“Online ordering is the future,” says Dr. Chander. “There are many ways to make money from online sales, and so I recommend the high-tech office embrace the online optical. Don't get left behind because you don't believe in it.”
There are several approaches to developing such an e-commerce site: You may opt to create your own e-commerce website, enlist the services of a website developer, or use one of the e-commerce solutions offered by ophthalmic vendors.
Cutting-edge lenses and equipment
New refraction technologies have the potential to revolutionize the way refractions are performed and the quality of vision that will be delivered to patients, says Mile Brujic, O.D., who is in private practice in Bowling Green and Lima, Ohio. With these technologies, “we can now refract patients to higher levels of accuracy (down to 0.05D) so that we can deliver a level of accuracy to the patients' vision that matches digital surfacing technology capabilities,” he says.
These technologies provide superior optics in both single vision and progressive lens designs, says David Kaplan, O.D., owner of Family Eyecare of Glendale in Arizona. The technology allows the practice to customize the prescription based on the frame fit selected, effectively minimizing higher-order aberrations, “which degrade both contrast and night vision performance,” he says.
“The net result is an extremely precise and customized product, which provides the patient with an unsurpassed visual experience,” Dr. Kaplan says.
He says that Family Eye Care shows patients the benefits they're reaping. Specifically, the practice uses a review software to demonstrate the difference between the visual outcome of a standard prescription vs. a prescription compensated with computerized measurements, “which truly ignites the patient's enthusiasm,” Dr. Kaplan says.
The right equipment can also help to boost multiple pair sales, according to Dr. Chander. For the past eight years, he says his practice has used its refraction system's point spread function analysis to physically show patients their glare deficiencies.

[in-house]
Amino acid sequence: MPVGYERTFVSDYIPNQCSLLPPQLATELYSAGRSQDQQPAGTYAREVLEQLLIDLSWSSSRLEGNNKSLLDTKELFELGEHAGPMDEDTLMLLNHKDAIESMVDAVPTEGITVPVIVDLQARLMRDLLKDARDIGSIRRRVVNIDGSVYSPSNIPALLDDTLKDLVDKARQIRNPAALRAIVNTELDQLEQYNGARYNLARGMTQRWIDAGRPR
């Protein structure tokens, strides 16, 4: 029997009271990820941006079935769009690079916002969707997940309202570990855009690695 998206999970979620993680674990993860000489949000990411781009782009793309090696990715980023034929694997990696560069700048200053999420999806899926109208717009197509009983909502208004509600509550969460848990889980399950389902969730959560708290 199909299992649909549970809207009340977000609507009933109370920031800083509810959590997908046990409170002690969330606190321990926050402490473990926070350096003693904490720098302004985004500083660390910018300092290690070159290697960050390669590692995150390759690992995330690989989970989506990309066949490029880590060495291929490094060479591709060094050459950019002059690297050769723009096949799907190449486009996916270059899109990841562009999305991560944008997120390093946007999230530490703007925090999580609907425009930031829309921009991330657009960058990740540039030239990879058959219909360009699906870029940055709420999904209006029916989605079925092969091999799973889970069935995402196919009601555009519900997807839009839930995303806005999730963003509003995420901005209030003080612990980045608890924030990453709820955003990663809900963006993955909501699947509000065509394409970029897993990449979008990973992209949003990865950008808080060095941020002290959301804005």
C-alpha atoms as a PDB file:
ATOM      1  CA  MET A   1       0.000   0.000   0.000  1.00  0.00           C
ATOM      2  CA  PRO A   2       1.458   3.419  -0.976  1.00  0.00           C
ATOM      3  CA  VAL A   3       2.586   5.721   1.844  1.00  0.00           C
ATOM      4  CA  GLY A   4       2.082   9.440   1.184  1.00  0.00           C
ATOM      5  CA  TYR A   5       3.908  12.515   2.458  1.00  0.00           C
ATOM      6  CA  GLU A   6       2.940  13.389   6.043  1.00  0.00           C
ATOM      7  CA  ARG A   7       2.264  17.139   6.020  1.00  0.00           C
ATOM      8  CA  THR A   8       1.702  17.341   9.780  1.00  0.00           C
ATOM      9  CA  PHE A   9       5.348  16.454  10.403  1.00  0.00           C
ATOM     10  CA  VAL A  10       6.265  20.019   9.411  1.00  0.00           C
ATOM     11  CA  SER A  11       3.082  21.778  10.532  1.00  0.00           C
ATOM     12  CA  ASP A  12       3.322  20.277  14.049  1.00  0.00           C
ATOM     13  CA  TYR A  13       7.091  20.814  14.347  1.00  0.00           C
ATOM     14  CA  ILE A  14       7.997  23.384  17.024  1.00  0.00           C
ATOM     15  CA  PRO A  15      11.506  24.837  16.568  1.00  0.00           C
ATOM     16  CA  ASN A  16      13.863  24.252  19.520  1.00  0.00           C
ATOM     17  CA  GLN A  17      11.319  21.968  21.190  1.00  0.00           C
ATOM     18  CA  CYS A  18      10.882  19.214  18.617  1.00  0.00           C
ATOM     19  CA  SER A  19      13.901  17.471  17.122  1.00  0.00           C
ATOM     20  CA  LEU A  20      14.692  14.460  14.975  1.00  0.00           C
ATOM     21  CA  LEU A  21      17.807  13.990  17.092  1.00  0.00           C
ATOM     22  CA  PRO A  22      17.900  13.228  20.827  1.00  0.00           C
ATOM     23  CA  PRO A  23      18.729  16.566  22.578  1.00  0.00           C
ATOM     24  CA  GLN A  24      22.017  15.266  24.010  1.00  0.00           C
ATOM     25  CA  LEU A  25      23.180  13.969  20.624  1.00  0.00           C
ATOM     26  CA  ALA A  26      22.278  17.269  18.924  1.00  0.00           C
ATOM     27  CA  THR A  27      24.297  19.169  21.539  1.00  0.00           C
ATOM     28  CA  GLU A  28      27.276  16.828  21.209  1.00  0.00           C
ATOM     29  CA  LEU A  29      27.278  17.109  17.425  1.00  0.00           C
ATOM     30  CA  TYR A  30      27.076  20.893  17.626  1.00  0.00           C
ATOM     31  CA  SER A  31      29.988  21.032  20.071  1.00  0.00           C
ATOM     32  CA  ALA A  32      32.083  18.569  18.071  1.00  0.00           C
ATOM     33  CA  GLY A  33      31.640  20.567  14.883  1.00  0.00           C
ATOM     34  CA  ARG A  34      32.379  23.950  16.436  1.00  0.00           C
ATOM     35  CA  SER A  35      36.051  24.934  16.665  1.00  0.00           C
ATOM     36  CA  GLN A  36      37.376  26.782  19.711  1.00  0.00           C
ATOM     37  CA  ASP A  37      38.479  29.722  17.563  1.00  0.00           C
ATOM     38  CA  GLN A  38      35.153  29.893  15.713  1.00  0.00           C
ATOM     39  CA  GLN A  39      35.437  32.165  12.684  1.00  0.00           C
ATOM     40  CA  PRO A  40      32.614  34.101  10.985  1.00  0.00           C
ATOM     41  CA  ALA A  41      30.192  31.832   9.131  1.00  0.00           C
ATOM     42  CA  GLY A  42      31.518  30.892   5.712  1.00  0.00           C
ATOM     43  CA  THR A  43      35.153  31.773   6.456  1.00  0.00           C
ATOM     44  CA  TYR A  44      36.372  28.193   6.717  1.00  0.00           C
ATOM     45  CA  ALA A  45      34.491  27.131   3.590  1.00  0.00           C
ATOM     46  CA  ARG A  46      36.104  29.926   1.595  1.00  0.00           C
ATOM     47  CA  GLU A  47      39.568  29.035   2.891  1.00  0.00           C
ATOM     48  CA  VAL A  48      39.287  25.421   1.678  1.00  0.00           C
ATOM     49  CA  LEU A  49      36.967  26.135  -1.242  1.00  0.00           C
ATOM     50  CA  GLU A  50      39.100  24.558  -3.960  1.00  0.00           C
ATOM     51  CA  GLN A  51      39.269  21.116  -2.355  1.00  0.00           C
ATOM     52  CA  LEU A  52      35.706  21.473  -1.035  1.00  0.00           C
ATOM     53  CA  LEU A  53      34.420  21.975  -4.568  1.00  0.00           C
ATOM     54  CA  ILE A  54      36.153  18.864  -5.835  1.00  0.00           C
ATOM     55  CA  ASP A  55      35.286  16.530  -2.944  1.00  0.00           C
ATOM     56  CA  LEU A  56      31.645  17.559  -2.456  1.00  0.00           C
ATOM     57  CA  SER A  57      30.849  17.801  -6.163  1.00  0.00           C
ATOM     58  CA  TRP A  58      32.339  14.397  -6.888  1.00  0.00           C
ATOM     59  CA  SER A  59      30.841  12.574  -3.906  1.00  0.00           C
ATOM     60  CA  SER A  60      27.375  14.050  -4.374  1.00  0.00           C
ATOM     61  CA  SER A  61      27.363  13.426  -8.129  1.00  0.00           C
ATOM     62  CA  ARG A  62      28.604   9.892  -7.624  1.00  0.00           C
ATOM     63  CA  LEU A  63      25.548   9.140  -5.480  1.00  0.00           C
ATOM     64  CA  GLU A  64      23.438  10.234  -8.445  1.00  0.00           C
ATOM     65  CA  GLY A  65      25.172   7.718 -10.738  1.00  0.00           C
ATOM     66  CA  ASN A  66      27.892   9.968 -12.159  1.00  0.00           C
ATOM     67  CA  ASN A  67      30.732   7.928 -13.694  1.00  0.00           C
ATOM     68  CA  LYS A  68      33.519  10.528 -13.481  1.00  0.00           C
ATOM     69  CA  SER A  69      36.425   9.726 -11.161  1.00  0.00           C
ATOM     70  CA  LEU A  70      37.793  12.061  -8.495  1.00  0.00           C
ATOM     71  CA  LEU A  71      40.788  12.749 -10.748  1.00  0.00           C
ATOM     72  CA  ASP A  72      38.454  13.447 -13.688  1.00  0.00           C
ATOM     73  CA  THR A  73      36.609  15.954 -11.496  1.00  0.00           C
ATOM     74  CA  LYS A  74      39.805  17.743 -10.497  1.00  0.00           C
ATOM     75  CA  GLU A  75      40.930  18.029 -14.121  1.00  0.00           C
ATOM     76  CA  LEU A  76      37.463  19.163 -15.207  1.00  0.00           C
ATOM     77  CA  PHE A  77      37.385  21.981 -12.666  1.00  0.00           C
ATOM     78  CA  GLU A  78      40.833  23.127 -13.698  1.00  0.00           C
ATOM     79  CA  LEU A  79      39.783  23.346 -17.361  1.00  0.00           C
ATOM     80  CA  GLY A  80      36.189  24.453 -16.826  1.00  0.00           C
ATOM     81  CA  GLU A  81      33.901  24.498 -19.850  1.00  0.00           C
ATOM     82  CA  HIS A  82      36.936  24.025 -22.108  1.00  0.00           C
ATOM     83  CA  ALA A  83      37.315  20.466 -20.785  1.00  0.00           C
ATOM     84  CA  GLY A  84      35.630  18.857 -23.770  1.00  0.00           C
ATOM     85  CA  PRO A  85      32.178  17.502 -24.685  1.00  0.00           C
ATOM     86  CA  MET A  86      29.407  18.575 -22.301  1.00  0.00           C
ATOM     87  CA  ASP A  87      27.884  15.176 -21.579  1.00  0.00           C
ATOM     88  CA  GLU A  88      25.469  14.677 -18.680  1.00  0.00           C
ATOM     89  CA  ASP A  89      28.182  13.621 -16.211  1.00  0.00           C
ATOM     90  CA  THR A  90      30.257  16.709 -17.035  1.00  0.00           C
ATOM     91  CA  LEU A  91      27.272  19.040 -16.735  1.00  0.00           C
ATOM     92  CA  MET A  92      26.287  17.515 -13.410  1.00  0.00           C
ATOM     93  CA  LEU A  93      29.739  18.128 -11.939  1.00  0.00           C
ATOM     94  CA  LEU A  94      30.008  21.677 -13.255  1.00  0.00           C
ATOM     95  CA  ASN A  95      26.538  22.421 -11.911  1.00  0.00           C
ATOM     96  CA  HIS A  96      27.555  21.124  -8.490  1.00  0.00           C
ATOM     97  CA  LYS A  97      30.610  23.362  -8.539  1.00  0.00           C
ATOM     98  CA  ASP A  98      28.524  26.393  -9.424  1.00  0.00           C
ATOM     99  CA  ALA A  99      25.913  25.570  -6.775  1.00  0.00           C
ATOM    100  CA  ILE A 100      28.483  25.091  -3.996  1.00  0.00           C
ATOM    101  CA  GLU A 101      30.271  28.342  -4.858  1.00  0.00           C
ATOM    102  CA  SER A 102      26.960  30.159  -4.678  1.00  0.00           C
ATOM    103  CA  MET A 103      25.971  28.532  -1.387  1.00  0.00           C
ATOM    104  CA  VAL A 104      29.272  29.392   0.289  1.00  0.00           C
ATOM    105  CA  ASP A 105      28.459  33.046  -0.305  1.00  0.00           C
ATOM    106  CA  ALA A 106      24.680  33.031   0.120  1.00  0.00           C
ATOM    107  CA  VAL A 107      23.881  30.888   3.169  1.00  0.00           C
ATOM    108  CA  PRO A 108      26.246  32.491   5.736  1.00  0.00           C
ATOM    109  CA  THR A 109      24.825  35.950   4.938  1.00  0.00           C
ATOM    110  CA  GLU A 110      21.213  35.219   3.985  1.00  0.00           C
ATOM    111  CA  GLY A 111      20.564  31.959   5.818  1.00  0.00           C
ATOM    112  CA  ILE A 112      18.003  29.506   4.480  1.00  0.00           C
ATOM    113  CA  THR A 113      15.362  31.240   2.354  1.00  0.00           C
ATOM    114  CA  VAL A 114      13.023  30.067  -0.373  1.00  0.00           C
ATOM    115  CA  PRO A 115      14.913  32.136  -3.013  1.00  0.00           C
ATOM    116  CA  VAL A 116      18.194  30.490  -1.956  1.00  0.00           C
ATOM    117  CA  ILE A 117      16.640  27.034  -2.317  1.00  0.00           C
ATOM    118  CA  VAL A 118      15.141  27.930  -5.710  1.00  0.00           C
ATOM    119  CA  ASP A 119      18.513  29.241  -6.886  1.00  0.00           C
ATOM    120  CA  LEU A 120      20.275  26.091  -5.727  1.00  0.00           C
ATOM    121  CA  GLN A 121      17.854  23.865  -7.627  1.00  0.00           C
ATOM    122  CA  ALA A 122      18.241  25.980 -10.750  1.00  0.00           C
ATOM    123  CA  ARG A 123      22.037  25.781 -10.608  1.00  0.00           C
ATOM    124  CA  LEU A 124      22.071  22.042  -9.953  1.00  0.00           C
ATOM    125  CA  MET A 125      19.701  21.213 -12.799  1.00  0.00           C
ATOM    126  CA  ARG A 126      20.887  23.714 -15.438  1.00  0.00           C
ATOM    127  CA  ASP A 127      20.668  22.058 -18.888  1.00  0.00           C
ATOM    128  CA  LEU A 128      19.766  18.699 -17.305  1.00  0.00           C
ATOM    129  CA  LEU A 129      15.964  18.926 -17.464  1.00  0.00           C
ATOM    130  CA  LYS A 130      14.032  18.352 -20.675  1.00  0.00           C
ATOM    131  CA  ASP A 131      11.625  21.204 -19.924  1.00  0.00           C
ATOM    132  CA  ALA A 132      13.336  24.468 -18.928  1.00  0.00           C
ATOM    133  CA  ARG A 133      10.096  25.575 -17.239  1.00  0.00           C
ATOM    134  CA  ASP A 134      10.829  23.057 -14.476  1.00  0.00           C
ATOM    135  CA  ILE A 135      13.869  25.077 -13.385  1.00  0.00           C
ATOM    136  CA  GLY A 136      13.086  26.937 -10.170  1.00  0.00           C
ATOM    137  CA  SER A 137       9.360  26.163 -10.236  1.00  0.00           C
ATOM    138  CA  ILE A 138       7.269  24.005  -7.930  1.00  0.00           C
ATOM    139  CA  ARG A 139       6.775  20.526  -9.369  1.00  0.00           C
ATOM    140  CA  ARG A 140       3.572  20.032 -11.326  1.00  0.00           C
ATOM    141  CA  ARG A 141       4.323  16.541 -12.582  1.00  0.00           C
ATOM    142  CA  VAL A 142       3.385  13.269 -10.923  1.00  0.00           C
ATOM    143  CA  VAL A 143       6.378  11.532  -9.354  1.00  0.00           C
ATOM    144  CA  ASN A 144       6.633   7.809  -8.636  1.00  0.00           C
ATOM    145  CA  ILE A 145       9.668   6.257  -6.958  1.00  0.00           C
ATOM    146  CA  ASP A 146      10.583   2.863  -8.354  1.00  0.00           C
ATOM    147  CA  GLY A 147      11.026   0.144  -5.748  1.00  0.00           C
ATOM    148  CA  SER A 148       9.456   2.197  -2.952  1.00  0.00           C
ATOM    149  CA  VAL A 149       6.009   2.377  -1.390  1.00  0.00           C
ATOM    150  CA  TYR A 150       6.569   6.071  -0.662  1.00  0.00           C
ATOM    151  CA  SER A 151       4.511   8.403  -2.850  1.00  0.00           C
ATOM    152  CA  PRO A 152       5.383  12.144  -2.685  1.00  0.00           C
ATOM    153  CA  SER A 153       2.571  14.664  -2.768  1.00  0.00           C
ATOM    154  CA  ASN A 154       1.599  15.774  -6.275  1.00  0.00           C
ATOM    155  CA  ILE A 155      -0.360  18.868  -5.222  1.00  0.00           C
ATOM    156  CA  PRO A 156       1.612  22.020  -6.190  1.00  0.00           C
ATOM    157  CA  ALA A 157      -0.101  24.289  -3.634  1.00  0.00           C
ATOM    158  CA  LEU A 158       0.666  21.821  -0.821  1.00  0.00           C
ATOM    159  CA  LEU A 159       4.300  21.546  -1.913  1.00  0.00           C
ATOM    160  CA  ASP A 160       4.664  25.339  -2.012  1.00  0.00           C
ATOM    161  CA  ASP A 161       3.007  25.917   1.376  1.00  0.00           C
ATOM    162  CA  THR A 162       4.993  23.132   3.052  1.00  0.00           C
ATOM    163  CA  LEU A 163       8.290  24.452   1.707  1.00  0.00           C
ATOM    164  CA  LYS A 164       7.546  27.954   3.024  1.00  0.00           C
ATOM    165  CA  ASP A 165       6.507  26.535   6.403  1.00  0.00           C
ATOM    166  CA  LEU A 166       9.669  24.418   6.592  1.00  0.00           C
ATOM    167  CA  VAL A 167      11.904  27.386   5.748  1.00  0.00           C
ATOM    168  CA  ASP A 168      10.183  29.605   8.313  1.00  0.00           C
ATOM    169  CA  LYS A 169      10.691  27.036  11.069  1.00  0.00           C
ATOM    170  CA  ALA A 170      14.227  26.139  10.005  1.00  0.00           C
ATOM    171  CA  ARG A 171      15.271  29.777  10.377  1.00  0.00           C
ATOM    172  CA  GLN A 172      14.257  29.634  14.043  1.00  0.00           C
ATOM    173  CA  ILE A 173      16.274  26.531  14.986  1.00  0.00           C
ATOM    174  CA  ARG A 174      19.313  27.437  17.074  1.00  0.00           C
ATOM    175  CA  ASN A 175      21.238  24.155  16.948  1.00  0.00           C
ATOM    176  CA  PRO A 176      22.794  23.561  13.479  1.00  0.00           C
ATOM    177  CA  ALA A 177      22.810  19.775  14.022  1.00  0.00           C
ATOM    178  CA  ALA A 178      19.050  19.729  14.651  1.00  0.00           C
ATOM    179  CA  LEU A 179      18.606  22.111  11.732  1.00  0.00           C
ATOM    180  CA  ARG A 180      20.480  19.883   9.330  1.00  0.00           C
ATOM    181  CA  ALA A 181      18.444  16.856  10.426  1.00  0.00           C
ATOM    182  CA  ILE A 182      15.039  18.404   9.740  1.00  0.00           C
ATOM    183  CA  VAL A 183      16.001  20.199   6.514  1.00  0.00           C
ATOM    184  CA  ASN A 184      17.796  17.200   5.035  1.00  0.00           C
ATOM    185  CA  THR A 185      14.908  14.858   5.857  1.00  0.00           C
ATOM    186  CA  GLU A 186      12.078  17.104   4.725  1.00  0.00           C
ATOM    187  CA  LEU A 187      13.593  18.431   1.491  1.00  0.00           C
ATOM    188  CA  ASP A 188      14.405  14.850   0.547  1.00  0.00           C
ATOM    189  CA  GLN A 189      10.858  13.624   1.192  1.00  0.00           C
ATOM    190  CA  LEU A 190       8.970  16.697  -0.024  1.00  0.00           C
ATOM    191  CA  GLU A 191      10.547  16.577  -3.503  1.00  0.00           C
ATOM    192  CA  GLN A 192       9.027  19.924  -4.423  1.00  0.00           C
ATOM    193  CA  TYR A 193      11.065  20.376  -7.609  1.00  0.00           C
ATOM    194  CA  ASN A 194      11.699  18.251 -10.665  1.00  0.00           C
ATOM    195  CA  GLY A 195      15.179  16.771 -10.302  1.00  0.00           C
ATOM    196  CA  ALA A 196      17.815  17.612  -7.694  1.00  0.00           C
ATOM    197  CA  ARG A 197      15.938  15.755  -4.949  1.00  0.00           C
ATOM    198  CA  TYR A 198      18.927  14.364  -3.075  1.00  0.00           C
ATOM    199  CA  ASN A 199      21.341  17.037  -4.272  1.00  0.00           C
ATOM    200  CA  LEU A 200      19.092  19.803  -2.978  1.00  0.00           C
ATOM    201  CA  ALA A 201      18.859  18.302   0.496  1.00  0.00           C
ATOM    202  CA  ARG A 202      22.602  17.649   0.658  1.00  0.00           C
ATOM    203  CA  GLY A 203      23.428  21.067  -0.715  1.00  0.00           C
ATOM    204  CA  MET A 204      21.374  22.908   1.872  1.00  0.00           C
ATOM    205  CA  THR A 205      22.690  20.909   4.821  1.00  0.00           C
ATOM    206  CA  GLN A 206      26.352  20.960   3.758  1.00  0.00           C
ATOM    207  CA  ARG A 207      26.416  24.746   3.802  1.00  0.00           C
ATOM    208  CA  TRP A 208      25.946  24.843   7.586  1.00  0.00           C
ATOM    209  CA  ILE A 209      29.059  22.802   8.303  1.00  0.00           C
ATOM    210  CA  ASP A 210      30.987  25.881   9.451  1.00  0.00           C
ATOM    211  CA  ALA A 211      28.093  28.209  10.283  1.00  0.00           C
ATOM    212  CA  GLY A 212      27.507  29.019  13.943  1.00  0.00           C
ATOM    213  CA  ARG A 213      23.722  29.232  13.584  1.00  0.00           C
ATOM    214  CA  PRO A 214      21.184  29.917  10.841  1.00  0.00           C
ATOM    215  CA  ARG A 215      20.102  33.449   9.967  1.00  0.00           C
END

“It certainly has helped with second-and-third-pair prescriptions sold in our clinic,” Dr. Kaplan says. He says his practice also commands higher fees for the refraction because it educates patients on the value of the technology, which none of its competitors use.
Senior optician Jason Whitten of Baxter Eyecare in Woodlands, Texas, calls his practice's measurement system a “multitasking tool” that provides patient education as well as the exact spectacle measurements required for today's most sophisticated digitally-surfaced lenses. In addition to traditional measurements, such as pupilary distance and seg height, the system measures eye position, visual behavior and frame measurements as well as eye rotation center and natural head posture—both of which are unique to each patient.
“This allows us to mold a progressive to fit the needs of the individual patient—not just a cookie-cutter progressive that you put on everybody,” Mr. Whitten says.
Patient education and marketing
Devices are also available to help educate patients and boost sales by providing both information and visual feedback. For example, the measurement system at Baxter Eye care includes a display that takes video of the patient wearing the new frames. This is especially helpful for those patients who can't see how the frames look “without their own eyewear on,” says. Mr. Whitten.